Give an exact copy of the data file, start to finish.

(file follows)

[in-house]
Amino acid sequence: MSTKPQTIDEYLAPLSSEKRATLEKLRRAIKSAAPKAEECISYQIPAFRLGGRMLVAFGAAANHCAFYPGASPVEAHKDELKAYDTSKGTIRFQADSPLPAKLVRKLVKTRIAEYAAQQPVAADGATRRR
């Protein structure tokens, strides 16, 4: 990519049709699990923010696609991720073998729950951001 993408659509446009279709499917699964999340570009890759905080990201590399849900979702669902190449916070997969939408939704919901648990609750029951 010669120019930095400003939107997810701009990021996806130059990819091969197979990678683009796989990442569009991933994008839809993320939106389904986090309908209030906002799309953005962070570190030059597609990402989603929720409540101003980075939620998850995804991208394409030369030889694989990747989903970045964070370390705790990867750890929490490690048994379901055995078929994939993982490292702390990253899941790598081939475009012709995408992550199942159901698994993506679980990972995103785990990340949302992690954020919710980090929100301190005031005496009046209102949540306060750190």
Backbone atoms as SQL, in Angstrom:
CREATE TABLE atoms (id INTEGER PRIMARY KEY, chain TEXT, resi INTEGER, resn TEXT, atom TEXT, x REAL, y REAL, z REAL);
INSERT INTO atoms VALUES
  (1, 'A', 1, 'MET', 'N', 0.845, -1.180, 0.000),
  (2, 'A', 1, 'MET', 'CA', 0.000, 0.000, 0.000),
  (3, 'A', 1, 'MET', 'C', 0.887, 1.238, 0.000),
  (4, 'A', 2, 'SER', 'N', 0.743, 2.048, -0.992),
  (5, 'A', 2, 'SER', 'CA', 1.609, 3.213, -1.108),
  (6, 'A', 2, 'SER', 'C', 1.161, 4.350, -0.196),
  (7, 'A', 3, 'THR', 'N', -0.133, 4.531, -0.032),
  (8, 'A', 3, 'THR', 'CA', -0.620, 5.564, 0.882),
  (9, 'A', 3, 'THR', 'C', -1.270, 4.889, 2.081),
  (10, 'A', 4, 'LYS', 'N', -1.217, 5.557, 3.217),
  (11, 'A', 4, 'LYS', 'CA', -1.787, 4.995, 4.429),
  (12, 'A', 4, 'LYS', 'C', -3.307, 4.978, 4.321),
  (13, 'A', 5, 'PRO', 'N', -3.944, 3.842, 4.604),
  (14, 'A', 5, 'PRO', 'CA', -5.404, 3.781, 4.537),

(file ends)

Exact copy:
[in-house]
Amino acid sequence: MSTKPQTIDEYLAPLSSEKRATLEKLRRAIKSAAPKAEECISYQIPAFRLGGRMLVAFGAAANHCAFYPGASPVEAHKDELKAYDTSKGTIRFQADSPLPAKLVRKLVKTRIAEYAAQQPVAADGATRRR
């Protein structure tokens, strides 16, 4: 990519049709699990923010696609991720073998729950951001 993408659509446009279709499917699964999340570009890759905080990201590399849900979702669902190449916070997969939408939704919901648990609750029951 010669120019930095400003939107997810701009990021996806130059990819091969197979990678683009796989990442569009991933994008839809993320939106389904986090309908209030906002799309953005962070570190030059597609990402989603929720409540101003980075939620998850995804991208394409030369030889694989990747989903970045964070370390705790990867750890929490490690048994379901055995078929994939993982490292702390990253899941790598081939475009012709995408992550199942159901698994993506679980990972995103785990990340949302992690954020919710980090929100301190005031005496009046209102949540306060750190």
Backbone atoms as SQL, in Angstrom:
CREATE TABLE atoms (id INTEGER PRIMARY KEY, chain TEXT, resi INTEGER, resn TEXT, atom TEXT, x REAL, y REAL, z REAL);
INSERT INTO atoms VALUES
  (1, 'A', 1, 'MET', 'N', 0.845, -1.180, 0.000),
  (2, 'A', 1, 'MET', 'CA', 0.000, 0.000, 0.000),
  (3, 'A', 1, 'MET', 'C', 0.887, 1.238, 0.000),
  (4, 'A', 2, 'SER', 'N', 0.743, 2.048, -0.992),
  (5, 'A', 2, 'SER', 'CA', 1.609, 3.213, -1.108),
  (6, 'A', 2, 'SER', 'C', 1.161, 4.350, -0.196),
  (7, 'A', 3, 'THR', 'N', -0.133, 4.531, -0.032),
  (8, 'A', 3, 'THR', 'CA', -0.620, 5.564, 0.882),
  (9, 'A', 3, 'THR', 'C', -1.270, 4.889, 2.081),
  (10, 'A', 4, 'LYS', 'N', -1.217, 5.557, 3.217),
  (11, 'A', 4, 'LYS', 'CA', -1.787, 4.995, 4.429),
  (12, 'A', 4, 'LYS', 'C', -3.307, 4.978, 4.321),
  (13, 'A', 5, 'PRO', 'N', -3.944, 3.842, 4.604),
  (14, 'A', 5, 'PRO', 'CA', -5.404, 3.781, 4.537),